Oops--I forgot you said you already bought a bow. Arcos certainly is a large Brazilian bow maker. Best wishes with it!
From Robert Cunnah
Posted on May 12, 2011 at 03:39 AM
Francesca: Yes the Coda bow I have is the Diamond and I like it a lot, it's extremely well made, I don't know how much it weighs but it does feel heavier than my old wooden bow. It also feels, "denser" but it has good balance and can dig into the strings without much finger force. It's not as springy as my wooden bow which seems to have more, "give" than the carbon fiber. I played with it almost exclusively after I bought it, just about a year and a half ago but lately I've been enjoying the feel and the sound of wood again. I think that's why I wanted to try a different bow, and one that I knew to be pernambuco, since I really have no idea what wood mine is made of. I think Coda bows are good value for money and deliver a sound comparable to wooden bows costing much more. I have three violins that are all different, the way they sound, the way they feel, even the way they smell and they are all temperamental, or maybe it's me? I'm finding out it's the same with bows. I wonder if really expensive one of a kind bows are really snobbish and will only agree to play on violins of the same social class or are they equally at home even on VSOs?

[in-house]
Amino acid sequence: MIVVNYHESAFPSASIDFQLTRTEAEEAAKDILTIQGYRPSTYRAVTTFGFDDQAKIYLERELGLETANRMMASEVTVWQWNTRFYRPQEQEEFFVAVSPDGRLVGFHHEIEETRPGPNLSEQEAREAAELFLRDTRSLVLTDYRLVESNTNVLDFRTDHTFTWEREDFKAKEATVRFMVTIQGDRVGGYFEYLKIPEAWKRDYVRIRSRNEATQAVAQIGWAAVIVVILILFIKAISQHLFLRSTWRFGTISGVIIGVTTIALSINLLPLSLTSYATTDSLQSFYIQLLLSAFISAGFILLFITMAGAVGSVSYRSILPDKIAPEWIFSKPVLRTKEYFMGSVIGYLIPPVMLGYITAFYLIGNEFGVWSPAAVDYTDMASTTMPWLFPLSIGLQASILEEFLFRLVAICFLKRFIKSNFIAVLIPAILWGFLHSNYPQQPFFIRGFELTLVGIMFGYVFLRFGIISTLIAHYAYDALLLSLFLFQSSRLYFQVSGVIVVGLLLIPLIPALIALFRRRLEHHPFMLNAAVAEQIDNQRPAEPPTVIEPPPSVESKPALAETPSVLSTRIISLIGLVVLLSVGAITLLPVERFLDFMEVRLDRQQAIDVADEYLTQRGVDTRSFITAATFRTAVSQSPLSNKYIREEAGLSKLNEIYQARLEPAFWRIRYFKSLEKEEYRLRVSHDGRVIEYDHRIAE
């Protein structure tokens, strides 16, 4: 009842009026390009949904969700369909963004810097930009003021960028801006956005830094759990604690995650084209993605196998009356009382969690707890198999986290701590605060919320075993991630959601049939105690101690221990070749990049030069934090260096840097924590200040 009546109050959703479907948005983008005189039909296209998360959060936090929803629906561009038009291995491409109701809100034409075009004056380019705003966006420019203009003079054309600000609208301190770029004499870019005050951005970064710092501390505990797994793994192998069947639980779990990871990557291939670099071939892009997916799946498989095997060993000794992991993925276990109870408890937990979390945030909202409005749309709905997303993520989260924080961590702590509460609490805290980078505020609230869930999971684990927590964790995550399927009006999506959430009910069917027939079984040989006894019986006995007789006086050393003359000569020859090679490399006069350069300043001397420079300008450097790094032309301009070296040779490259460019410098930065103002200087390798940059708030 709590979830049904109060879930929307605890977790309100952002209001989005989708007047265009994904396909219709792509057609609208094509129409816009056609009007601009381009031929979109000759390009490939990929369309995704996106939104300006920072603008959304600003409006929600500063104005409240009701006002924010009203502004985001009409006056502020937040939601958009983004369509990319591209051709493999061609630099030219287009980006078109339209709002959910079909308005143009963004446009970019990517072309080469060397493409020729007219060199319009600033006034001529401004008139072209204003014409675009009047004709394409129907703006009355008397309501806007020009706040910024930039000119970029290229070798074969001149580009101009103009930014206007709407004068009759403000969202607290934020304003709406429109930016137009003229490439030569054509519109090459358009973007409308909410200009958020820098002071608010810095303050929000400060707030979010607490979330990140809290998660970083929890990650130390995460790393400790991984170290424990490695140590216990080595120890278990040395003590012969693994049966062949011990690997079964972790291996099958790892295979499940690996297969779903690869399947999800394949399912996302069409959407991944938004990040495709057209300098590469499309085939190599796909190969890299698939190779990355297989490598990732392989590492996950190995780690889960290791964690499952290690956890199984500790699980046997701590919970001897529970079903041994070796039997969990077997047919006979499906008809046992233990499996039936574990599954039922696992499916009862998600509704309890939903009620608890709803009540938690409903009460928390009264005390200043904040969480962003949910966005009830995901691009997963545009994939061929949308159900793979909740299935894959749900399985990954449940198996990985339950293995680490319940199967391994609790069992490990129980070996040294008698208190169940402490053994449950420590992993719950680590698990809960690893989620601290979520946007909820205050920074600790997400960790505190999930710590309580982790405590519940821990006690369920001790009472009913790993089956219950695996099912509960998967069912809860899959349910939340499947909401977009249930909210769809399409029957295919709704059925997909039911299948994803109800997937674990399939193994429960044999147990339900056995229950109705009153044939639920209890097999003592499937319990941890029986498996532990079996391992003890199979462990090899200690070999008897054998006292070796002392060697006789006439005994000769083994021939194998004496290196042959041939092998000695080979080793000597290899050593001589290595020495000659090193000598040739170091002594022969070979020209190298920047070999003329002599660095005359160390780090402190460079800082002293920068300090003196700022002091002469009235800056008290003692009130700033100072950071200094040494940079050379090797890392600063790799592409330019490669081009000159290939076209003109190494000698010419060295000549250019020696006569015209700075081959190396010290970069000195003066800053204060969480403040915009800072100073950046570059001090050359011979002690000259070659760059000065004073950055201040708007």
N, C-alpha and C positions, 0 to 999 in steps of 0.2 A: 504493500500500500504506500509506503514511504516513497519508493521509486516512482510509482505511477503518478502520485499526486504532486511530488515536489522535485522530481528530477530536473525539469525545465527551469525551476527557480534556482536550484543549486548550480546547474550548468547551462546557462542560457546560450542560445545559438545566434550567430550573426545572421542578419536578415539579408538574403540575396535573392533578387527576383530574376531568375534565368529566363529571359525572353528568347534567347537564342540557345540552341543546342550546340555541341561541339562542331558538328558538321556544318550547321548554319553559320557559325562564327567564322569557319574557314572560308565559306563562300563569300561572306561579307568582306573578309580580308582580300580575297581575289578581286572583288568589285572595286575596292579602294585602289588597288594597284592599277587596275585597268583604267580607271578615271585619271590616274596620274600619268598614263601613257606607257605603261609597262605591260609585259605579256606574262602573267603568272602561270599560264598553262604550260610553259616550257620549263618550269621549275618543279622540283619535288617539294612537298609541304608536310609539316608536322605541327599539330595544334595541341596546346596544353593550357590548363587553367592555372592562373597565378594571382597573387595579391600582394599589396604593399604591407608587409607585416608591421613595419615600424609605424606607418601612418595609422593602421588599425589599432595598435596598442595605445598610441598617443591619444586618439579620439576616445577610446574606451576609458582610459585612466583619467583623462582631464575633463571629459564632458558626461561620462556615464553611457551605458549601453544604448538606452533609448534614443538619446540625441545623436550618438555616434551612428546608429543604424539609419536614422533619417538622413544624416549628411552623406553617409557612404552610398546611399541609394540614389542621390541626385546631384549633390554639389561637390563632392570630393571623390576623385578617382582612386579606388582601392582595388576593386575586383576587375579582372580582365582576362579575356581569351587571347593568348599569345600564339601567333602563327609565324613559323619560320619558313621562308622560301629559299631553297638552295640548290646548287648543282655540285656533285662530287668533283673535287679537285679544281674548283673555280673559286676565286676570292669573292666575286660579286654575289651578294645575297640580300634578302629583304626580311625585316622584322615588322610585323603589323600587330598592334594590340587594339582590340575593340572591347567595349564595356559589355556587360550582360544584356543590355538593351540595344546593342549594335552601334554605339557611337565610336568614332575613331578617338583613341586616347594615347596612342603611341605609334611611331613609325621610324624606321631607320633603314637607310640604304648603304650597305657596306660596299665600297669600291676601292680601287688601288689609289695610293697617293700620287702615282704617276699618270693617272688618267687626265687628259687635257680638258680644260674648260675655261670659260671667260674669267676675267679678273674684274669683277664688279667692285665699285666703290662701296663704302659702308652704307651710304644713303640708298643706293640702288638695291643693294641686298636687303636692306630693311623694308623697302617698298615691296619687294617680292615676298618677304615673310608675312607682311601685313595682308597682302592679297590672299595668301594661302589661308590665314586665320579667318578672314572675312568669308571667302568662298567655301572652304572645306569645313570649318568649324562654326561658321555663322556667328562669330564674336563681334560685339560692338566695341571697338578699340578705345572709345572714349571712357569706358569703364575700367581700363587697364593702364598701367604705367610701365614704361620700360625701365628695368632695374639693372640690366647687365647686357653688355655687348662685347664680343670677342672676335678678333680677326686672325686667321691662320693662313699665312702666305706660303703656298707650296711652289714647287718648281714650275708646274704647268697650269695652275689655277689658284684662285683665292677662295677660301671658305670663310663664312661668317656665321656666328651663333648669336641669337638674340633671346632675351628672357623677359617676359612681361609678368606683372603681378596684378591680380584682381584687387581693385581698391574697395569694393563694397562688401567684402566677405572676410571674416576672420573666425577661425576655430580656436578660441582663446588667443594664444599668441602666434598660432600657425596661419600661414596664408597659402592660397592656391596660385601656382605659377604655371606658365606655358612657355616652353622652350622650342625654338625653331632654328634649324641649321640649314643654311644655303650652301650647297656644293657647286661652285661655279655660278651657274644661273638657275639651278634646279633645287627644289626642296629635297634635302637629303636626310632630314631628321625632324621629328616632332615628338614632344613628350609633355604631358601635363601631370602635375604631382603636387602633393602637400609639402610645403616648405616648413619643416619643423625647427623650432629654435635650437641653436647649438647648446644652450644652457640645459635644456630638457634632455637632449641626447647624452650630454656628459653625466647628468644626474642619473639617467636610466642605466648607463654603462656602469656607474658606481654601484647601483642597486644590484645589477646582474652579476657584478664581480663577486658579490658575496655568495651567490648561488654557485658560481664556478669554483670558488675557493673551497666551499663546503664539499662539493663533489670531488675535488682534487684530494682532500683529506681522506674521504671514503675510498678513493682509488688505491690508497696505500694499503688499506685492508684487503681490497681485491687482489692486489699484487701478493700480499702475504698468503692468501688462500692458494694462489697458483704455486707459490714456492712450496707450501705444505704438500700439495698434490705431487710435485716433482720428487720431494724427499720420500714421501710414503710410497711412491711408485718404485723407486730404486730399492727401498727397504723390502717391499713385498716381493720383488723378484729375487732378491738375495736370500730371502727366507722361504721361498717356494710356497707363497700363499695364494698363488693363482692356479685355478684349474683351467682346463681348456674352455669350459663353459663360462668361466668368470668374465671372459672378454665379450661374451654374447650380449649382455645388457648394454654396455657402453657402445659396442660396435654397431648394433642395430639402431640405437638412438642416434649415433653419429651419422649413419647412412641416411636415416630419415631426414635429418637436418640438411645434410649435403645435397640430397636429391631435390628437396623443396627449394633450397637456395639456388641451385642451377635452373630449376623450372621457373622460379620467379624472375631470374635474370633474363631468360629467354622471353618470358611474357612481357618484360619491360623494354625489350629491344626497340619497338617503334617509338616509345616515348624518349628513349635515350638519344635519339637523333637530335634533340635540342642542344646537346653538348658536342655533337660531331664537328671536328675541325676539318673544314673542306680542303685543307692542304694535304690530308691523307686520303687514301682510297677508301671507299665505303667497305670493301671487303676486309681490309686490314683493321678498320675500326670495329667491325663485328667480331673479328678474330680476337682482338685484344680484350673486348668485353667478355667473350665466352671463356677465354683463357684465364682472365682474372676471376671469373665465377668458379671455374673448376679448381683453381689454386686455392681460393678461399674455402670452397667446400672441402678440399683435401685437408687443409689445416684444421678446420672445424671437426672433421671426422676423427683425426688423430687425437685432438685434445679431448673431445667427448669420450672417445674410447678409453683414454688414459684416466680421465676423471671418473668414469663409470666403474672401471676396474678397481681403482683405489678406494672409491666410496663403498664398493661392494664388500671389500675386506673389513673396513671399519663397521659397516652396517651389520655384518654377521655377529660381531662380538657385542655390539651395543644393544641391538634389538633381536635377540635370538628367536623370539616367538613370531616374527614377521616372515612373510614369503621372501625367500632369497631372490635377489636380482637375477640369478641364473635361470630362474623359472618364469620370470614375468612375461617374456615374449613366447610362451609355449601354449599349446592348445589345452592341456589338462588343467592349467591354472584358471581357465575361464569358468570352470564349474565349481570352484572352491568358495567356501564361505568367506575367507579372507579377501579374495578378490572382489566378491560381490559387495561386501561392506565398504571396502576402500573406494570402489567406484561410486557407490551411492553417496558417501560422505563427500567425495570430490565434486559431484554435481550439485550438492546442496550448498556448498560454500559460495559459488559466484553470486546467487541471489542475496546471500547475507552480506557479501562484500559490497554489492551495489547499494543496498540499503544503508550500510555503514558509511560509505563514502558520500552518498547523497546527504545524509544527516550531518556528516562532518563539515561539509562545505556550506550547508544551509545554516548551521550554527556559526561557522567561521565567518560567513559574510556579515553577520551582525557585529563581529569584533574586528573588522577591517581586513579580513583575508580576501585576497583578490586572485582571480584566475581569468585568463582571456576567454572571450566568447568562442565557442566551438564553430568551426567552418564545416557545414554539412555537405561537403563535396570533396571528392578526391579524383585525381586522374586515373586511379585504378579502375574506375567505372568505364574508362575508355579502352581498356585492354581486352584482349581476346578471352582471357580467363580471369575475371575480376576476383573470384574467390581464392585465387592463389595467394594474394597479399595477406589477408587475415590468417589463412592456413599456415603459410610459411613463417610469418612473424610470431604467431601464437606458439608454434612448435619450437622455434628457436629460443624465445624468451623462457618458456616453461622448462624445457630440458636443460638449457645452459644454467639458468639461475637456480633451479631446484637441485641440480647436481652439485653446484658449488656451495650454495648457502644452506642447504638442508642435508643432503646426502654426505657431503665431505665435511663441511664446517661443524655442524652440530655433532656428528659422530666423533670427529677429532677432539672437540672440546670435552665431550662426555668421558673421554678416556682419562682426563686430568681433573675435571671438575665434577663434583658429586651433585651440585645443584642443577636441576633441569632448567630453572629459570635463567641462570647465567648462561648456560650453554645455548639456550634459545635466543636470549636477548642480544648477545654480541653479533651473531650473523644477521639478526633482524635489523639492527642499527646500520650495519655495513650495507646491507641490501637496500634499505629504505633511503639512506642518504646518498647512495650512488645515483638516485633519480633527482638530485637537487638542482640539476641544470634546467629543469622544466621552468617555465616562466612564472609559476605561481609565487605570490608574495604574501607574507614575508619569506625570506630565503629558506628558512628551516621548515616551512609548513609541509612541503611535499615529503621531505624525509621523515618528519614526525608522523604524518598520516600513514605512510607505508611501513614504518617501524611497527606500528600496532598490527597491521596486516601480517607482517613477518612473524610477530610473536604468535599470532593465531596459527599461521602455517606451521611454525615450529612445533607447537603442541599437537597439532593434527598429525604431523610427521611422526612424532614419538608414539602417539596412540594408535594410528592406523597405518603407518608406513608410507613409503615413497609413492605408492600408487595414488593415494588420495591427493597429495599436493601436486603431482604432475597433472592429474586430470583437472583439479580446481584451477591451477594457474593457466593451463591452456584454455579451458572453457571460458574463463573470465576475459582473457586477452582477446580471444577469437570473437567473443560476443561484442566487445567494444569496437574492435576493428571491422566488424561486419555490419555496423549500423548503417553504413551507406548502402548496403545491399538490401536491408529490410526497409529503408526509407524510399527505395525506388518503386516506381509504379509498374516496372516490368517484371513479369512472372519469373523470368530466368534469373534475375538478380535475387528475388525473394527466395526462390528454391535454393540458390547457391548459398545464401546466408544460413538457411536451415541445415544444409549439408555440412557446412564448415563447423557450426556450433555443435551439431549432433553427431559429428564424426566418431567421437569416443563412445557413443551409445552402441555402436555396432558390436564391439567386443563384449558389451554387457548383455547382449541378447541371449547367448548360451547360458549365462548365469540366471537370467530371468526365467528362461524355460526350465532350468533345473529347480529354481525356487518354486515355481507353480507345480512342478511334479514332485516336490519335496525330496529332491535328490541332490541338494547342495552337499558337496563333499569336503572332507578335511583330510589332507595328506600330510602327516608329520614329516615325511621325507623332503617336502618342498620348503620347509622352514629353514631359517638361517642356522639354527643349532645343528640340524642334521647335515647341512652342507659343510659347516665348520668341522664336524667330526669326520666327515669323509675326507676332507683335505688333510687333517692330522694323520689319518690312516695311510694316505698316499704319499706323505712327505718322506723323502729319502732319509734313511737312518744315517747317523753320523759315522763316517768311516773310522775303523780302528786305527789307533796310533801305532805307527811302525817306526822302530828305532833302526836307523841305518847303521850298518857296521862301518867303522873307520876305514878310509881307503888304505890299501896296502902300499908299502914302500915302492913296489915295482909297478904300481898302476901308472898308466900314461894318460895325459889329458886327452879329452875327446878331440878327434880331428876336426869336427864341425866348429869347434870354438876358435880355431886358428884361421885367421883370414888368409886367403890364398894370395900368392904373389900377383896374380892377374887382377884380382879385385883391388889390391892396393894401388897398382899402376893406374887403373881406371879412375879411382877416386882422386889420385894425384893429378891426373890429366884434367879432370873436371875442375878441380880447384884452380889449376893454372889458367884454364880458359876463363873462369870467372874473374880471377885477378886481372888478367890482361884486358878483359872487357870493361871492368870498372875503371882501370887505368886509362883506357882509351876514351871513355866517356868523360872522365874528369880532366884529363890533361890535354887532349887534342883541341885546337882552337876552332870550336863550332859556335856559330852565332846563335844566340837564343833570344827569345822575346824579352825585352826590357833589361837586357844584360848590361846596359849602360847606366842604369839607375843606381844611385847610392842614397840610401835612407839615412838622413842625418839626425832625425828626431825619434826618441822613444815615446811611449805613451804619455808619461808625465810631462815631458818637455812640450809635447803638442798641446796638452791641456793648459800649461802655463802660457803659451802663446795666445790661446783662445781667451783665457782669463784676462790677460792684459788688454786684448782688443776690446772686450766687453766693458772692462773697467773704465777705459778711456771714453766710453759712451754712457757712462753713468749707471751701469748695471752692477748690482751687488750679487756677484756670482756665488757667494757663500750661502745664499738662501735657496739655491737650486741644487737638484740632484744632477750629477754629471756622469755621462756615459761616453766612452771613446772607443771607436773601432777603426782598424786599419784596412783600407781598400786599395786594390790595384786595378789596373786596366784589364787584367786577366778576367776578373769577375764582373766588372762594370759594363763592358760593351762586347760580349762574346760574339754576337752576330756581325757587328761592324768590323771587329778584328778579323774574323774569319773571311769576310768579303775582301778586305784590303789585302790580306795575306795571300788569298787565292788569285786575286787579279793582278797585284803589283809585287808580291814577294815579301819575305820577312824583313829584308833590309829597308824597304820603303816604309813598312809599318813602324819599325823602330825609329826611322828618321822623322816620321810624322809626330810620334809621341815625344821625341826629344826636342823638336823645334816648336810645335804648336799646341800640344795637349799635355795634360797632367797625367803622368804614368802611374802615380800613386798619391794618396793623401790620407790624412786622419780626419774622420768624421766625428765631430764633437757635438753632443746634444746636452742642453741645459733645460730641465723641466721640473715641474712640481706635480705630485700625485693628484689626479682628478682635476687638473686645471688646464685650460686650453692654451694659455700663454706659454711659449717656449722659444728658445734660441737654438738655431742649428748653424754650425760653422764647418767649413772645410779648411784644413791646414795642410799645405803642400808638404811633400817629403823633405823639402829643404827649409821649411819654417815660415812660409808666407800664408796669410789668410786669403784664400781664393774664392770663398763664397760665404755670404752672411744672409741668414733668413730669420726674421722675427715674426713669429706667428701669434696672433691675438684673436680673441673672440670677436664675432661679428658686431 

Good news! All the Suzuki Violin School CDs are available now as digital downloads on Amazon.com. But why take the time to search for them all? We've collected links to each album for Suzuki Violin Books 1 - 8.
Ning Feng has spent the last 15 years winning awards and praise for his playing, but his violin career nearly ended before it began.
Please consider supporting Violinist.com by becoming a sponsor, and reaching our dedicated community of violin professionals, students and fans!